UN seeks court opinion on ‘violation’ of Palestinian rights
UNITED NATIONS (AP) — The U.N. General Assembly has asked the U.N.’s highest judicial body to give its opinion on the legality of Israeli policies in the occupied West Bank and east Jerusalem.
The Assembly voted by a wide margin, but with over 50 countries abstaining, on Friday evening to send one of the world’s longest-running and thorniest disputes to the International Court of Justice, a request promoted by the Palestinians and opposed vehemently by Israel.
While the court’s rulings are not binding, they influence international opinion. It last addressed the conflict in 2004, when the Assembly asked it to consider the legality of an Israeli-built separation barrier.
Palestinian Ambassador Riyad Mansour thanked countries that backed the measure.
“We trust that regardless of your vote today, if you believe in international law and peace, you will uphold the opinion of the International Court of Justice, when delivered,” Mansour said, going on to urge countries to “stand up” to Israel’s new, hard-line government.
Israel didn’t speak at the Assembly, which voted during the Jewish Sabbath. In a written statement beforehand, Ambassador Gilad Erdan called the measure “outrageous,” the U.N. “morally bankrupt and politicized” and any potential decision from the court “completely illegitimate.”
Israel captured the West Bank, east Jerusalem and Gaza Strip in the 1967 Mideast war. The Palestinians seek all three areas for an independent state.
Israel considers the West Bank to be disputed territory and has built dozens of settlements that are now home to roughly 500,000 Jewish settlers.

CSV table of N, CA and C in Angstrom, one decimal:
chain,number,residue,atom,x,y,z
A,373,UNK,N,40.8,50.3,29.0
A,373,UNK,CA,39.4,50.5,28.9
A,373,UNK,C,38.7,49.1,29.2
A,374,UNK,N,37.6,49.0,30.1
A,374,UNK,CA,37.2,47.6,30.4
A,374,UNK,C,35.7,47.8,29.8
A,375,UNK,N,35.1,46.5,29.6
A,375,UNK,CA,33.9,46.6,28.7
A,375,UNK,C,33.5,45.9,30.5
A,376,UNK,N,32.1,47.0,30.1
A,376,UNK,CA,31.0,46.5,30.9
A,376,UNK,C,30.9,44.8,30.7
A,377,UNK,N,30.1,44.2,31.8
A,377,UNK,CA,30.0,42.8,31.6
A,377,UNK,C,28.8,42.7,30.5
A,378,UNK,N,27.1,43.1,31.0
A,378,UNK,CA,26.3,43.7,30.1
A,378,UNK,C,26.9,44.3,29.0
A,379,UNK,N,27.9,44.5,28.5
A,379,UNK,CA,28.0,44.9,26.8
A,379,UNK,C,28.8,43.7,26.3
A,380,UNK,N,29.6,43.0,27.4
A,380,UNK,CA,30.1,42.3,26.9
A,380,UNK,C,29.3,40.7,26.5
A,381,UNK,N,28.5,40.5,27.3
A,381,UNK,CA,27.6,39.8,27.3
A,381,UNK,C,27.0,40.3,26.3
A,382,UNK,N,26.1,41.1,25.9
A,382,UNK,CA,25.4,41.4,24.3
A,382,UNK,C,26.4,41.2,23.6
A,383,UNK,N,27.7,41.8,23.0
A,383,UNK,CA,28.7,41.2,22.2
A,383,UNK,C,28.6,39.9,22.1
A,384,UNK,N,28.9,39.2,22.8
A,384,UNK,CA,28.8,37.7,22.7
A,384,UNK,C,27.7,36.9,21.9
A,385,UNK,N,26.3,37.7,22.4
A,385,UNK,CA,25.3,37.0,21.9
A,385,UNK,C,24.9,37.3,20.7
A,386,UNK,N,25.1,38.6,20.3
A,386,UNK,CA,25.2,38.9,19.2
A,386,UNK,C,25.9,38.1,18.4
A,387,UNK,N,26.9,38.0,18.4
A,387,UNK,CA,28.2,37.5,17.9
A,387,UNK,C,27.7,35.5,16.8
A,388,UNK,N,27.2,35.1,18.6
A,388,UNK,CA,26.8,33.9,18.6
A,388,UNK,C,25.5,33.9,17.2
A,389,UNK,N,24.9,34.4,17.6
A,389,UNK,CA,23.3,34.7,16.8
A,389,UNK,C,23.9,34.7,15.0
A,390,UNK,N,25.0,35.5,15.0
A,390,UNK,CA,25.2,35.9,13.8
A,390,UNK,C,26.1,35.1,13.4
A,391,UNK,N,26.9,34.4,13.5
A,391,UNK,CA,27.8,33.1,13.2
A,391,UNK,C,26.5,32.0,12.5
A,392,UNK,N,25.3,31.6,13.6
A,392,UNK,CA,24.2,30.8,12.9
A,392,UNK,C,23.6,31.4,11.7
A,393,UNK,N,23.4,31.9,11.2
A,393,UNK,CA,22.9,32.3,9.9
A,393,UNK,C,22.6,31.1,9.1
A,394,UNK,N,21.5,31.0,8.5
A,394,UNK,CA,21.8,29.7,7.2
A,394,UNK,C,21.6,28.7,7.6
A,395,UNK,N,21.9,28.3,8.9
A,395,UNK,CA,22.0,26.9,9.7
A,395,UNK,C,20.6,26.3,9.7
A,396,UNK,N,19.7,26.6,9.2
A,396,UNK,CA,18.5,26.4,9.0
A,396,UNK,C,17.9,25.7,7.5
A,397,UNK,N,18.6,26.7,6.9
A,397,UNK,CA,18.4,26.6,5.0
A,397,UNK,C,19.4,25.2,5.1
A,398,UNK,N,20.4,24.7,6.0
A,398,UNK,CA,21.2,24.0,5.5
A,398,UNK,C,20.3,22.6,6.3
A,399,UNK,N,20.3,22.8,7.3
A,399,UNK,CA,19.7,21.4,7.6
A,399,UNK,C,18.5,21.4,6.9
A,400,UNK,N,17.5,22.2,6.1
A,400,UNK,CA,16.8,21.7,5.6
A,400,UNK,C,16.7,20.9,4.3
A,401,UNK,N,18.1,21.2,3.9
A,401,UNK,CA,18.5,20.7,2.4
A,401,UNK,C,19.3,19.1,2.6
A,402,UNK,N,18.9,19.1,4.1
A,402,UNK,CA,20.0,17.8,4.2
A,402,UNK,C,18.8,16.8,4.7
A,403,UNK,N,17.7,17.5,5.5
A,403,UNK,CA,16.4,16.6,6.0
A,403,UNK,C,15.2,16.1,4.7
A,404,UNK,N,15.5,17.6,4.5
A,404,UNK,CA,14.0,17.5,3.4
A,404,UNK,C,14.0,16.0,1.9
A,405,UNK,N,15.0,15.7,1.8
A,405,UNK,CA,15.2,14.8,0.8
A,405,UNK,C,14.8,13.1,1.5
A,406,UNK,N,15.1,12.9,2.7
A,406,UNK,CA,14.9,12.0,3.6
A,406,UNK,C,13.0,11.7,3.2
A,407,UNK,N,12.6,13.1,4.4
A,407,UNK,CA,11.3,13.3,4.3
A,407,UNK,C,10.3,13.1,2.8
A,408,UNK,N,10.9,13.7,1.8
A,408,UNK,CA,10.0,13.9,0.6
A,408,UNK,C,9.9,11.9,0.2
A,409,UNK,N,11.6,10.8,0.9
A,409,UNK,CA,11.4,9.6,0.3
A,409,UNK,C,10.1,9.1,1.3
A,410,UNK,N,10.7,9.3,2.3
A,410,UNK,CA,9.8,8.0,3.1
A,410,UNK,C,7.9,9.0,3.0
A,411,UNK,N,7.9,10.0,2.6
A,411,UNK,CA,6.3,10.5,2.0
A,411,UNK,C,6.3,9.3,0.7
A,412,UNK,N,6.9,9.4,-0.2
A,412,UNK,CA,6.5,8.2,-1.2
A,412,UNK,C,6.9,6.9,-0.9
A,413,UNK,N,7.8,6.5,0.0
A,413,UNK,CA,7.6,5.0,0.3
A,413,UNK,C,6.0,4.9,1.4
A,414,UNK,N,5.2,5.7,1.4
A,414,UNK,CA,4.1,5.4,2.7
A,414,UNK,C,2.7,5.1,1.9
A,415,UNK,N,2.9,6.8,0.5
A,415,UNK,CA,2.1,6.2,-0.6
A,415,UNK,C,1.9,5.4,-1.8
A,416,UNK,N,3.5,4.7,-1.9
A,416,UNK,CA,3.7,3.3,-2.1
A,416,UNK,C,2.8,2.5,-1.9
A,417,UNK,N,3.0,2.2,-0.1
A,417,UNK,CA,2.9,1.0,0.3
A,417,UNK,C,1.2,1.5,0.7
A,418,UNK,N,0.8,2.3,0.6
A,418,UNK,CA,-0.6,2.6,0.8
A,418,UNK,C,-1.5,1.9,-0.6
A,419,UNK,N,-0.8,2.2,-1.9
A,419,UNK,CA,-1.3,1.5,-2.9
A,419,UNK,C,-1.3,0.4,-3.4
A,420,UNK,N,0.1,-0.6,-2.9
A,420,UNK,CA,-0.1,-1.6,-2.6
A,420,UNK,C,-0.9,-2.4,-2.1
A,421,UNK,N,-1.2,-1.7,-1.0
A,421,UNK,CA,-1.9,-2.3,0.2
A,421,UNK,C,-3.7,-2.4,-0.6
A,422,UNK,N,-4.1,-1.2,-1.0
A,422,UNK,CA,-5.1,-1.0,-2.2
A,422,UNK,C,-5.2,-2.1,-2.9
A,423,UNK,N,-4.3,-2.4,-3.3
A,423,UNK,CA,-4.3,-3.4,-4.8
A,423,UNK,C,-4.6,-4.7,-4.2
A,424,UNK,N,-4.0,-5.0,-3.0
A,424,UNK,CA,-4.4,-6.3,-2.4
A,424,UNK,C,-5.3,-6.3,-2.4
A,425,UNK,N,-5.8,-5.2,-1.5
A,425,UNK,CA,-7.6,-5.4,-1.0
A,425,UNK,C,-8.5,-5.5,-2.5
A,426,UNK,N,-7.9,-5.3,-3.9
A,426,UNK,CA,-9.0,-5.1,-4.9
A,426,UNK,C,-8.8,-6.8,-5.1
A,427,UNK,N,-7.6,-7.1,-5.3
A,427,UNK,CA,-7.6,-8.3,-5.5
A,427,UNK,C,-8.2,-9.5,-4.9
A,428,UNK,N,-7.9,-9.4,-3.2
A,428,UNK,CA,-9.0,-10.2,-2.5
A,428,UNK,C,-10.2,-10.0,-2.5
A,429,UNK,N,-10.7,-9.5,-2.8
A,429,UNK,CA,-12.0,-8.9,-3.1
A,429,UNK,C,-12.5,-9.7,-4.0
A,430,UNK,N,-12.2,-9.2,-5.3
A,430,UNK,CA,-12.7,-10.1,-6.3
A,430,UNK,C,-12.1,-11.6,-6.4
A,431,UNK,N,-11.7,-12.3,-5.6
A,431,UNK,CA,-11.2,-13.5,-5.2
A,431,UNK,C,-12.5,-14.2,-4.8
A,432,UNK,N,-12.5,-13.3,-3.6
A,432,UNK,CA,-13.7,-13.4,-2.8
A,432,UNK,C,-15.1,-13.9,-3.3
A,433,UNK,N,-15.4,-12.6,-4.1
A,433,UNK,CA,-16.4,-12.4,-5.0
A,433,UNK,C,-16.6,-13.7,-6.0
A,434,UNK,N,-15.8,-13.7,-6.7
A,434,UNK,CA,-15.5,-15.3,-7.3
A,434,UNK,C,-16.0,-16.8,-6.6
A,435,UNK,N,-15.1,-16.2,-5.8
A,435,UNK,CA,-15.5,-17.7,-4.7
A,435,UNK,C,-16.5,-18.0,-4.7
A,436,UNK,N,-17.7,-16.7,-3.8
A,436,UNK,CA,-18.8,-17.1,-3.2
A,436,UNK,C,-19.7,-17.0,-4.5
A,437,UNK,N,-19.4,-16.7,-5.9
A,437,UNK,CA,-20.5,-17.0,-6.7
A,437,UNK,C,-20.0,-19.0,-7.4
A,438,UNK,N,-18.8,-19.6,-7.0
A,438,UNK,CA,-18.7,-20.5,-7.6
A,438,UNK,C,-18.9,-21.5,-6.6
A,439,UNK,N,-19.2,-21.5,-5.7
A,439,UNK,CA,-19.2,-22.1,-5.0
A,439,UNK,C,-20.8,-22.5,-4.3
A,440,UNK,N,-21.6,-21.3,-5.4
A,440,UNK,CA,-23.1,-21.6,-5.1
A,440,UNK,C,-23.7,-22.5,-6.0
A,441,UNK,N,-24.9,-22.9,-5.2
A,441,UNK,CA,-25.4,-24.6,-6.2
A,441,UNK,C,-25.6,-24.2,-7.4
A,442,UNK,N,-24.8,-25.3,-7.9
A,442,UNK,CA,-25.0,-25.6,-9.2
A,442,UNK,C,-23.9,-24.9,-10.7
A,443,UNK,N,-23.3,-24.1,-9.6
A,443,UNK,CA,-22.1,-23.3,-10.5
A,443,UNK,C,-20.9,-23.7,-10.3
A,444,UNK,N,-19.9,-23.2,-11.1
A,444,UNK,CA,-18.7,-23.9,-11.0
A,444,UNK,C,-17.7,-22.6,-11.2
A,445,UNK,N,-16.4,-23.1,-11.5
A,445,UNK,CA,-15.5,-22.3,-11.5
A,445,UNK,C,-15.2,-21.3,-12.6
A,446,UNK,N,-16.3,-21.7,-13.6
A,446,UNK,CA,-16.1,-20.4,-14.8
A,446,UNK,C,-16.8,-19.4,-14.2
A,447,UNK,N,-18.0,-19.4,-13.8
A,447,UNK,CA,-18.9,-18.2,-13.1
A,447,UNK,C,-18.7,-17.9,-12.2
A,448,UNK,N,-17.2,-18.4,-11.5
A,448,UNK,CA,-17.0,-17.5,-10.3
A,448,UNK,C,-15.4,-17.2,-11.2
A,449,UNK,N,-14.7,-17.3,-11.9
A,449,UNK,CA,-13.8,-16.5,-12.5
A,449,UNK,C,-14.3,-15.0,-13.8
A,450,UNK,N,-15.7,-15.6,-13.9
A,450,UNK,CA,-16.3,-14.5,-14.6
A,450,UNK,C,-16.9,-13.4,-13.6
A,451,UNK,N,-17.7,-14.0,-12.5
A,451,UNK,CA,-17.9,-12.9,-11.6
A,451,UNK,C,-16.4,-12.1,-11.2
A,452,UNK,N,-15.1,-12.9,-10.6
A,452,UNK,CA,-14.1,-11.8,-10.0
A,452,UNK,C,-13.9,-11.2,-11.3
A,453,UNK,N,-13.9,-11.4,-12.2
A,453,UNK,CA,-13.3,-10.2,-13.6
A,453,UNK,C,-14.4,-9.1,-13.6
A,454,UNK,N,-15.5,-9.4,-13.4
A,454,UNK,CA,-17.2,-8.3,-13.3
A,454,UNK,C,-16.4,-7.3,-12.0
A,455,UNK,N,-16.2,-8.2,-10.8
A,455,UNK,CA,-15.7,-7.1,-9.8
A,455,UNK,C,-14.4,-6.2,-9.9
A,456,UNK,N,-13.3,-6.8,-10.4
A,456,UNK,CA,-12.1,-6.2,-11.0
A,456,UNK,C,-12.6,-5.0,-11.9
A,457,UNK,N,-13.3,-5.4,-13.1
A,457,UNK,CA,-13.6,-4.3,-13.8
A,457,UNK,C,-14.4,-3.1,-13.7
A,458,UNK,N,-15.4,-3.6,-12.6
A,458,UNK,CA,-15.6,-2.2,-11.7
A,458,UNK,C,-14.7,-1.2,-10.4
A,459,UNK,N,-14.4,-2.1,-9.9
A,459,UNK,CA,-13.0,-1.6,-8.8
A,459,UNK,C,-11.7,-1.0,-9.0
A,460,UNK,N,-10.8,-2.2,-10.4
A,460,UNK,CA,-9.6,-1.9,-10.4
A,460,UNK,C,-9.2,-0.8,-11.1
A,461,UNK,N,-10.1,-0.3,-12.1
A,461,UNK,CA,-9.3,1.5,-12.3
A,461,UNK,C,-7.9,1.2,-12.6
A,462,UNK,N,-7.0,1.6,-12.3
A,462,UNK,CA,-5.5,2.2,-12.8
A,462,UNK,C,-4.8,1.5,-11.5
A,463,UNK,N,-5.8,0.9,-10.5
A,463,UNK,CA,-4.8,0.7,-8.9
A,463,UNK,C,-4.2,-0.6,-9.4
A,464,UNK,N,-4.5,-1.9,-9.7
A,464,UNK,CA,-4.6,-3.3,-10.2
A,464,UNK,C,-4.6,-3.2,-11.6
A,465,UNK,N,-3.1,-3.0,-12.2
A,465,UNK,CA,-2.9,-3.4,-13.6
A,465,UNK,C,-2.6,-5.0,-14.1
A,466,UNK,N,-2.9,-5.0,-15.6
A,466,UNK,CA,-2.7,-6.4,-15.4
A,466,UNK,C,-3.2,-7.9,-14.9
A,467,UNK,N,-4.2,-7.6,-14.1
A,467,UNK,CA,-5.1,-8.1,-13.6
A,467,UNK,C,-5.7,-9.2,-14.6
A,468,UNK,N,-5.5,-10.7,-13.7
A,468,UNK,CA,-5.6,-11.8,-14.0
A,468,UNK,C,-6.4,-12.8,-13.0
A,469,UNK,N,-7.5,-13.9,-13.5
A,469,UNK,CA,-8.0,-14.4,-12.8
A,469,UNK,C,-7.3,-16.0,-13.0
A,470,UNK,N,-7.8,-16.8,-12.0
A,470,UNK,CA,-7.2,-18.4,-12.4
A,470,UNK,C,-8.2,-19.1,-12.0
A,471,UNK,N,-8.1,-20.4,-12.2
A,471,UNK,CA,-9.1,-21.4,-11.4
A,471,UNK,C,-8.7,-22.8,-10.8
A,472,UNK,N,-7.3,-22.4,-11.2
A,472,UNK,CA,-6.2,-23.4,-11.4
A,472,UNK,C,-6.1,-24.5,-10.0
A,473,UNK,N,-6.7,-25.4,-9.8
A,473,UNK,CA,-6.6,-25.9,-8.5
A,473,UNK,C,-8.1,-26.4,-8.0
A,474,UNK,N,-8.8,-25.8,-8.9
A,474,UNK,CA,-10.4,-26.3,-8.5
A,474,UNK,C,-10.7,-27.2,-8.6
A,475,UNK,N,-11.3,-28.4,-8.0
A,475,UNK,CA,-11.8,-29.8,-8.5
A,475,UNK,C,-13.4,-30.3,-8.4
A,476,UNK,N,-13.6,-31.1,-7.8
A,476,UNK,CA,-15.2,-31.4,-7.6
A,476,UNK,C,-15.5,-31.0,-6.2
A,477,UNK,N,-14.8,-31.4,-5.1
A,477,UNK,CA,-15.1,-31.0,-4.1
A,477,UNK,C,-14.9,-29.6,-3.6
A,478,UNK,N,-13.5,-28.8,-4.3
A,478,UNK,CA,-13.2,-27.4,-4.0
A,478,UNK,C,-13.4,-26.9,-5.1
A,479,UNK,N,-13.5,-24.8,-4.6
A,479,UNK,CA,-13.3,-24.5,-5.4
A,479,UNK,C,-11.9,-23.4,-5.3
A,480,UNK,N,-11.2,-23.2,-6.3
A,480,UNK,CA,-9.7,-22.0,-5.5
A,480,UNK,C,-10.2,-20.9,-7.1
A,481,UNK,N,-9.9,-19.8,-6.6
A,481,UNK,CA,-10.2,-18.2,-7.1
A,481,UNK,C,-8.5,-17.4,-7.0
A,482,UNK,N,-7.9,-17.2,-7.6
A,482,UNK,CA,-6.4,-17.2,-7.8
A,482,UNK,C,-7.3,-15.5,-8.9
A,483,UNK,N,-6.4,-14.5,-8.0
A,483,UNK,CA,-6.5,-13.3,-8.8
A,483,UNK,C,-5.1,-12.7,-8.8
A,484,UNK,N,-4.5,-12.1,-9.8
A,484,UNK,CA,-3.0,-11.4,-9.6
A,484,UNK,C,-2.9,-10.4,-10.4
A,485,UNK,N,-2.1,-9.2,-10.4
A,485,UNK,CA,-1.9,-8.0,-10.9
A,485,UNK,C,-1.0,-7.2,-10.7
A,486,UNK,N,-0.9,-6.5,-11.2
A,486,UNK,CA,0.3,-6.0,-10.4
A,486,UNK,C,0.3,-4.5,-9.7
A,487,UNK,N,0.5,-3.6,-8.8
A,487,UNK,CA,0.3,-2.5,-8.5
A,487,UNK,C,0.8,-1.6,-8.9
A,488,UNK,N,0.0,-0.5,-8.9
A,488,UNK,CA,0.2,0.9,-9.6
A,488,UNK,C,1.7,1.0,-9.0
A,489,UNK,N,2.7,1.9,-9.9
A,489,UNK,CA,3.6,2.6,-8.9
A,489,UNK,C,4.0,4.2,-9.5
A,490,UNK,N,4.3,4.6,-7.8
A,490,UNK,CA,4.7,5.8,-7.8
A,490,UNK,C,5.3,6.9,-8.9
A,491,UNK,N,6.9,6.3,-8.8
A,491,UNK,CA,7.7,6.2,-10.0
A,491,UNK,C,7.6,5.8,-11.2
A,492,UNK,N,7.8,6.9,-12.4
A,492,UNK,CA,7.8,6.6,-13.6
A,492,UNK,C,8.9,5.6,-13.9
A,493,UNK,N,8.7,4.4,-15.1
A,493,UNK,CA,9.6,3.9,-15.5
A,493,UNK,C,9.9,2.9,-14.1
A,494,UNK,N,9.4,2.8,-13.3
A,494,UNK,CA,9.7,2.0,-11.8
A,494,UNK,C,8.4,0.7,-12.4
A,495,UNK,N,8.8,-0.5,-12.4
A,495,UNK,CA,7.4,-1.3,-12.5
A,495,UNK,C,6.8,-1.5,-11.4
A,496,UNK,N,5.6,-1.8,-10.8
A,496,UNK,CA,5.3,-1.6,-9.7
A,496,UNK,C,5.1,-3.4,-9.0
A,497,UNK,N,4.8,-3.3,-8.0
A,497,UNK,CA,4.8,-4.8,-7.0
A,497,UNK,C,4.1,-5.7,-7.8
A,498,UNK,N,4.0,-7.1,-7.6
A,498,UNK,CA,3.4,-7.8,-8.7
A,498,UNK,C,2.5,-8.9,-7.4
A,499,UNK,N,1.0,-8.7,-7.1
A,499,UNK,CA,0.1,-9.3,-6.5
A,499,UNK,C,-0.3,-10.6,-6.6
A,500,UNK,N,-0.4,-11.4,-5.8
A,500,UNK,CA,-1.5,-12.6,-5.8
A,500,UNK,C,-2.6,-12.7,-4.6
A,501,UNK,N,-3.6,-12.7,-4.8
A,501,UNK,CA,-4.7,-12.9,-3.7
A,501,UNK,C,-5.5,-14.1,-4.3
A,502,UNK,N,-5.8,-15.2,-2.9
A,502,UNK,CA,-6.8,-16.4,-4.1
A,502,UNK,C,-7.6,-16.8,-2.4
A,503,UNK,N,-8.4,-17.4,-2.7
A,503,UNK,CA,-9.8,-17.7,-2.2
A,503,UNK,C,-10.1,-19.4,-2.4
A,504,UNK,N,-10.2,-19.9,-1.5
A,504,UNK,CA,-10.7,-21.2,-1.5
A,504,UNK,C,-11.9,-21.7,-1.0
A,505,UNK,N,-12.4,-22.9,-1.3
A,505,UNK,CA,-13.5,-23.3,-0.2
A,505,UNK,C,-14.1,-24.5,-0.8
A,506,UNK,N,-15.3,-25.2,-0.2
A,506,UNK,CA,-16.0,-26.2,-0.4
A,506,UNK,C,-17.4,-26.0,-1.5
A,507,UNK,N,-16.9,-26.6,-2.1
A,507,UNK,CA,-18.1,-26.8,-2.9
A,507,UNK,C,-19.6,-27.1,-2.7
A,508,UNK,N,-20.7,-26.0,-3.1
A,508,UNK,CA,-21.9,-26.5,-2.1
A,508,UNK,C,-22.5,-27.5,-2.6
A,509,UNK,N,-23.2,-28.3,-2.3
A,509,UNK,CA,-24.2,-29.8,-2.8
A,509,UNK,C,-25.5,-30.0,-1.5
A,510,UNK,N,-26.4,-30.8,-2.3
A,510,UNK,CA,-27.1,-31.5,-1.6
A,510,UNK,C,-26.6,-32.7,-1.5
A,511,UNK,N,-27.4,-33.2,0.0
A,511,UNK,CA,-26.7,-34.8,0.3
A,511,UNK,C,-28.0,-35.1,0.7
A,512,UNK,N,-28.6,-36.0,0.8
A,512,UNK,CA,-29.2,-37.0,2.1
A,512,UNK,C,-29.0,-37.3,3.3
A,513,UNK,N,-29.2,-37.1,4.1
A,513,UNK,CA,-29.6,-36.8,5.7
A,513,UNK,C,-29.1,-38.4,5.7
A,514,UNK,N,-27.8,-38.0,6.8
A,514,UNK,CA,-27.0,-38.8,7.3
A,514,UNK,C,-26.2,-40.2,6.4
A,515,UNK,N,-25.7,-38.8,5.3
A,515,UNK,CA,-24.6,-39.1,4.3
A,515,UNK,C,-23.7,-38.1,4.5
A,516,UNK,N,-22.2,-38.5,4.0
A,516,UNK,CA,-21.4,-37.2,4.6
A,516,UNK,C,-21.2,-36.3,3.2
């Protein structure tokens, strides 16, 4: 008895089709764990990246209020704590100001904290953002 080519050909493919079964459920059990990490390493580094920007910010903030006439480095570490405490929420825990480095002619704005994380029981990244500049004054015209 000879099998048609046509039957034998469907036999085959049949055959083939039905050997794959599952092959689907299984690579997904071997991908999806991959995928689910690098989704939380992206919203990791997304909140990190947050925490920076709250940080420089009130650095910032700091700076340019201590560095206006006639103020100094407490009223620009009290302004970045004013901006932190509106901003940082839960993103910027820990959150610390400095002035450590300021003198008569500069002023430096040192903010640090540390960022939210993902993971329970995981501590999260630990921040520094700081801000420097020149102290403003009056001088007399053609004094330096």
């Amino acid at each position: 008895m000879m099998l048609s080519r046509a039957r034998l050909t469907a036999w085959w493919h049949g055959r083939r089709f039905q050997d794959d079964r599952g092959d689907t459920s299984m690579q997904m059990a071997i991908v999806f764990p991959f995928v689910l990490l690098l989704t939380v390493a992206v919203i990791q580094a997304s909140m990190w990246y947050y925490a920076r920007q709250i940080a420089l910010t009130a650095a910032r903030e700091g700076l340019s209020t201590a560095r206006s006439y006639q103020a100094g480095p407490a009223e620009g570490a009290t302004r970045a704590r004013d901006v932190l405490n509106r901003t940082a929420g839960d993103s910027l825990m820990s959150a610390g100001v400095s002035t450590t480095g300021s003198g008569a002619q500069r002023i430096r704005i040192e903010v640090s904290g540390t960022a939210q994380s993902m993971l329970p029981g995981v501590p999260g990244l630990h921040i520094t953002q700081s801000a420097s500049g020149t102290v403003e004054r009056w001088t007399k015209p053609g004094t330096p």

It also has annexed east Jerusalem and considers the entire city to be its capital. An additional 200,000 Israelis live in settlements built in east Jerusalem that Israel considers to be neighborhoods of its capital. Palestinian residents of the city face systematic discrimination, making it difficult for them to build new homes or expand existing ones.
The international community overwhelmingly considers the settlements to be illegal. Israel’s annexation of east Jerusalem, home to the city’s most sensitive holy sites, also is not internationally recognized.
Israel withdrew from Gaza in 2005. Two years later, the Hamas militant group seized control of the territory from the forces of internationally recognized President Mahmoud Abbas.
Friday’s resolution asked the International Court of Justice, commonly known as the world court, to issue an advisory opinion on the legal consequences of
It also asked the court to look at the legal consequences of Israeli measures it said are “aimed at altering the demographic composition, character and status of the Holy City of Jerusalem.”
And it asks for an opinion on how all Israeli policies affect the legal status of its occupation, “and what are the legal consequences that arise for all states and the United Nations from this status.”
The vote was 87-26, with 53 abstentions. It followed approvals of the draft resolution in the assembly’s budget committee earlier Friday and in the Special Political and Decolonization Committee on Nov. 11.